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Saturday night saw Mrs. K and I make the 30 minute journey down to Acton Rd. for Buck Creek Players’ production of A Few Good Men. The play, by popular television/film writer and playwright Aaron Sorkin, opened on Broadway in 1989 before becoming a 1992 film. The military courtroom drama is based on actual events that took place at Guantanamo Bay Naval Base in July 1986.

BCP’s offering features a cast of 18, directed by Melissa DeVito. The resulting production is an entertaining evening of well-designed staging and some fine performances. A Few Good Men is the story of two young Marines, Lance Corporal Howard W. Dawson and PFC Louden Downey (played with exactitude by Michael Johnson and Nic Elizondo, respectively). These two are accused of murdering fellow Marine PFC William Santiago (Austin A. Russell), who has had a troubled time at “Gitmo”. Their actions are, on the face, unintentional, but the pair is infused with a fierce military bearing and they are willing to take any consequences that come their way because they were “doing their duty”.

Lt. Kendrick (Aaron E. Smith), LtCol Jessep (John D. Carver) and Capt. Markinson (Ronan Marra) contemplate their situation in BCP's "A Few Good Men"

Lt. Kendrick (Aaron E. Smith), LtCol. Jessep (John D. Carver) and Capt. Markinson (Ronan Marra) contemplate their situation in BCP’s “A Few Good Men”

Their commanding officer, Lt. Col. Nathan Jessep, (portrayed by veteran actor John D. Carver) seems to be behind a plot to get rid of the troublesome Santiago and works alongside Marine Capt. Matthew A. Markinson (compactly played by Ronan Marra) and Marine Lt. Jonathan Kendrick (in a dynamic portrayal by Aaron E. Smith) to facilitate the plan to do so.

Christopher Dietrick as LtJG. Daniel Kaffee and Mary K. Fischer as LtCmdr. Joanne Galloway satr in BCP's "A Few Good Men"

Christopher Dietrick as LtJG. Daniel Kaffee and Mary K. Fischer as LtCmdr. Joanne Galloway star in BCP’s “A Few Good Men”

Enter the Navy JAG team of Lt. J.G. Daniel Kaffee (Christopher Dietrick), Lt. Cmdr. Joanne Galloway (Mary K. Fischer) and Lt. J.G. Sam Weinberg (given an easy and witty presence by Adam Grandy) – who are assigned to represent the Marines in this case against prosecutor Marine Lt. Jack Ross (played with sharp precision by Jay Hemphill). Sorkin’s excellent writing and story-telling skills make for an engaging arc of events that all lead to the finishing point – which if you do not already know, I will not spoil for you.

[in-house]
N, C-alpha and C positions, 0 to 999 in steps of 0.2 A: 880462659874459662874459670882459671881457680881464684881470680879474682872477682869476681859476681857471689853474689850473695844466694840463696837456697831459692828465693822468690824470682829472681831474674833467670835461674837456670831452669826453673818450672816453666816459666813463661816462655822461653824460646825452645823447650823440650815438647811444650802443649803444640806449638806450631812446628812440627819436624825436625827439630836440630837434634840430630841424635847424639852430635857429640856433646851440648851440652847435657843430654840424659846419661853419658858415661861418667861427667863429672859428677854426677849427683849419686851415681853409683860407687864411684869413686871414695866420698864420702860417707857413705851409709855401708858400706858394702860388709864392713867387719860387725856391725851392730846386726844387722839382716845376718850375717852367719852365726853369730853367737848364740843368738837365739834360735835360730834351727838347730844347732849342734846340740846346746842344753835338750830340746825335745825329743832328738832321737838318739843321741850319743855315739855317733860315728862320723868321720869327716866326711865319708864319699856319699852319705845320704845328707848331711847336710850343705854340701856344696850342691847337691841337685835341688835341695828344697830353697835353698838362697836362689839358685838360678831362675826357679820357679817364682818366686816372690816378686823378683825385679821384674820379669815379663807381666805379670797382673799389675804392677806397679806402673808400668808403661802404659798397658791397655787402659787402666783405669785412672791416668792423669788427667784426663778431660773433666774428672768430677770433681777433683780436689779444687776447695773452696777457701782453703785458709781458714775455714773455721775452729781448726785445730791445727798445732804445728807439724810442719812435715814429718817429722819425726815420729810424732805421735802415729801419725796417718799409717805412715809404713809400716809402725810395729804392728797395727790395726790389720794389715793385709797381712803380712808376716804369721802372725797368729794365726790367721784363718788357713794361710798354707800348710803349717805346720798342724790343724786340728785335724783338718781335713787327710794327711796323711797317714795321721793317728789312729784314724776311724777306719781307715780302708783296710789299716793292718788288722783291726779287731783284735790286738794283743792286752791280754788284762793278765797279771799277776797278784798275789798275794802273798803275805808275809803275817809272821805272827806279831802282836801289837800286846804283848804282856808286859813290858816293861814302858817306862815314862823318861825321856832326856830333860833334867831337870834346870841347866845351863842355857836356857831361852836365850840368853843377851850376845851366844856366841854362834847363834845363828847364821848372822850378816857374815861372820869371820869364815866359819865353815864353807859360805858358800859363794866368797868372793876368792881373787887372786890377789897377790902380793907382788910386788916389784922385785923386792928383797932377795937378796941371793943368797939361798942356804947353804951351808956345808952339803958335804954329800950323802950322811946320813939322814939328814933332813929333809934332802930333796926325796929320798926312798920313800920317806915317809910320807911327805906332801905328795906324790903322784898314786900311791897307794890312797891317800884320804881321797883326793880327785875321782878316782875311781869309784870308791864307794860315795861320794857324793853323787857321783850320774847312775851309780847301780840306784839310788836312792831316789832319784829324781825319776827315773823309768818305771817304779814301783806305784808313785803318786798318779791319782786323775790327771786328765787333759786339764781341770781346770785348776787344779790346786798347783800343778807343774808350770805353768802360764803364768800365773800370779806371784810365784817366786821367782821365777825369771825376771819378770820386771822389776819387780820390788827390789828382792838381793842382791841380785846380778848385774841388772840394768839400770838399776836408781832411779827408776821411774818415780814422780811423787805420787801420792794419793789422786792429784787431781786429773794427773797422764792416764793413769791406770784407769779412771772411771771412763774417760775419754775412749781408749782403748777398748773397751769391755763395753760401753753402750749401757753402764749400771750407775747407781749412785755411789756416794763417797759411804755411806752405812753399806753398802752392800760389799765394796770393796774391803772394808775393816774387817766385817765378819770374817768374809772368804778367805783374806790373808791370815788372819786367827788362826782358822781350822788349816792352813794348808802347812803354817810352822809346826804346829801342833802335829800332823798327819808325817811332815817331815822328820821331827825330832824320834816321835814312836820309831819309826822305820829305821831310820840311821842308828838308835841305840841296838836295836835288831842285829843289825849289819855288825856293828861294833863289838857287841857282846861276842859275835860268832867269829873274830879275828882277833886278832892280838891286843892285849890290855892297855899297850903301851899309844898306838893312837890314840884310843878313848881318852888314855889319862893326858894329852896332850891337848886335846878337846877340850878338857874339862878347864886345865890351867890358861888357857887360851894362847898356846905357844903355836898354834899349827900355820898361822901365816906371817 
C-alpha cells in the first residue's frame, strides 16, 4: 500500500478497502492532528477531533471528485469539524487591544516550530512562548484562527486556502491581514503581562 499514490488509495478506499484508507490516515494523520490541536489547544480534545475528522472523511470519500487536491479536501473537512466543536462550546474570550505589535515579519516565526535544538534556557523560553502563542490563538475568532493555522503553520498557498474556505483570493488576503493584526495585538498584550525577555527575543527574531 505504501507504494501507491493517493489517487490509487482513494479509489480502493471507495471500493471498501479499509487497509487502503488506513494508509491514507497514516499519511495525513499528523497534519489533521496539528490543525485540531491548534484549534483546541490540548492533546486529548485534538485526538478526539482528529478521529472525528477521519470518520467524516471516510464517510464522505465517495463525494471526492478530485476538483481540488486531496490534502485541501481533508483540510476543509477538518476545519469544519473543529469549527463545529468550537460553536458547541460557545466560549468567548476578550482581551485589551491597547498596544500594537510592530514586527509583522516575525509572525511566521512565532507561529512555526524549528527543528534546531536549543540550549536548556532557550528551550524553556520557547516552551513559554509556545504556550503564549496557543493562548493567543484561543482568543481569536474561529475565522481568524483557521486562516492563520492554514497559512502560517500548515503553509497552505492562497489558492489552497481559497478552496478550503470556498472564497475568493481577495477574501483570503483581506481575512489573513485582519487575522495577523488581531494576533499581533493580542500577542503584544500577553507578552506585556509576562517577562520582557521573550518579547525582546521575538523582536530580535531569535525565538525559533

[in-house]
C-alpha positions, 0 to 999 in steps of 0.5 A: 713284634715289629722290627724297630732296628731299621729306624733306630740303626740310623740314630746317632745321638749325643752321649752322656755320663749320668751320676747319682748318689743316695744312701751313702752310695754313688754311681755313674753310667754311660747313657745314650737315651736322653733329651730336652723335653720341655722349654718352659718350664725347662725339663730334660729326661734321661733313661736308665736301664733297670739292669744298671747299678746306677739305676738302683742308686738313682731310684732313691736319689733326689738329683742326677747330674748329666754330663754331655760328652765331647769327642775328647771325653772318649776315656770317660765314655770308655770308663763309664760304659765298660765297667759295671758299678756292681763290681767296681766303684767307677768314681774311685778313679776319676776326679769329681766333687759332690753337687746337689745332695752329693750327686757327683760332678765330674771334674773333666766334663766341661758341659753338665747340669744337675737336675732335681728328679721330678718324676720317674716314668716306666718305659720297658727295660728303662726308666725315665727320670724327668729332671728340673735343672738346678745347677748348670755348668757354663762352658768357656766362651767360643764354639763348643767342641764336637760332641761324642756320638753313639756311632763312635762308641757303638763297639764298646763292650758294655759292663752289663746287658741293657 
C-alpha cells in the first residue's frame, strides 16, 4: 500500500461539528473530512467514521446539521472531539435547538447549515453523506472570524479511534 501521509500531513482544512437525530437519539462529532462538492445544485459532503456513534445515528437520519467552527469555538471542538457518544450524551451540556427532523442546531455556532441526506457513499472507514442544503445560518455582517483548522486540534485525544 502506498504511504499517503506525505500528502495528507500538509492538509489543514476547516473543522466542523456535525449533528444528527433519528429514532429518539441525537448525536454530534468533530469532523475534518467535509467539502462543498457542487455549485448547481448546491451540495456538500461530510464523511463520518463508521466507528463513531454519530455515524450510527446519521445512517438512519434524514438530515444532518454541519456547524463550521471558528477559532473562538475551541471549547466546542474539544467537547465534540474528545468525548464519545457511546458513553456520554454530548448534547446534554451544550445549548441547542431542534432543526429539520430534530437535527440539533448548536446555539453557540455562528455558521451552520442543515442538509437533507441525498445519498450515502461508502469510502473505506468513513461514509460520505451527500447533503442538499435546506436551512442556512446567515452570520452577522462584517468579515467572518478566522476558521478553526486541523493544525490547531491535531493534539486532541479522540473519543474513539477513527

This production features many high points. The staging is pleasingly rendered by mostly left and right alternating areas on BCP’s large stage, using lights to define the playing areas and changing the many scenes’ furnishings in a quick and non-distracting way. Director DeVito has gotten an even set of fine performances from her cast – in the smaller roles as well as in the principle ones.

Capt. Markinson (Ronan Marra) advises Lance Cpl. Dawson (Michael Johnson) and PFC Downey (Nic Elizondo) in BCP's "A Few Good Men"

Capt. Markinson (Ronan Marra) advises Lance Cpl. Dawson (Michael Johnson) and PFC Downey (Nic Elizondo) in BCP’s “A Few Good Men”

John D. Carver has crafted a multi-leveled character for his Jessep, with shows of quiet confidence, mixed with a fearsomely commanding presence. You almost like him in the beginning scenes of Carver’s portrayal, but that merely adds contrast to the later scenes’ conditions and reactions.

Ms. Fischer offers a finely finished depiction of Lt. Cmdr. Galloway. She gives us a well-informed performance, knowing and showing exactly what her character is thinking and doing – straightforward and pointedly aimed at her quest to do what is legally right by her two charges – the accused Marines.

Dietrick’s Kaffee starts out very Cruise-like, but luckily finds some of it’s own more original definition in subsequent scenes. Dietrick looks very comfortable on stage. It is my understanding that he is a relative new-comer to theatre, but that does not show in his choices and methods. He does a wonderful job letting us see most of what Kaffee is about and what he is going through, although I would have liked to have seen a bit more intensity at certain times.

Kaffee (Christopher Dietrick) confers with opposing lawyer Lt. Jack Ross (Jay Hemphill) in BCP's "A Few Good Men"

LtJG. Kaffee (Christopher Dietrick) confers with opposing lawyer Lt. Jack Ross (Jay Hemphill) in BCP’s “A Few Good Men”

Speaking of intensity, my feeling is that the only thing that is lacking in this very entertaining production is a story arc that dynamically portrays the increase of tension in the evolving situations and characters. Even Markinson’s endpoint in the play is presented rather matter-of-factly, whereas I consider it to be a very tragic moment. Basically, I think a good deal of the play unfurls as one would read it on a page as opposed to a dramatic rendering. But essentially, I feel this missing aspect is overcome by very good acting and a sharply designed production.

You’ll have to rush to see this worthwhile show. It is on BCP’s calendar for a total of two weeks. After the March 29th matinee, you will only have April 3, 4, and 5 to attend. Evening shows are at 8 pm and Sunday matinees begin at 2:30 pm. Reservations and ticket info is available at the BCP website http://www.buckcreekplayers.com/ or by calling the box office at (317) 862-2270.

* – Photos by Aaron B. Bailey

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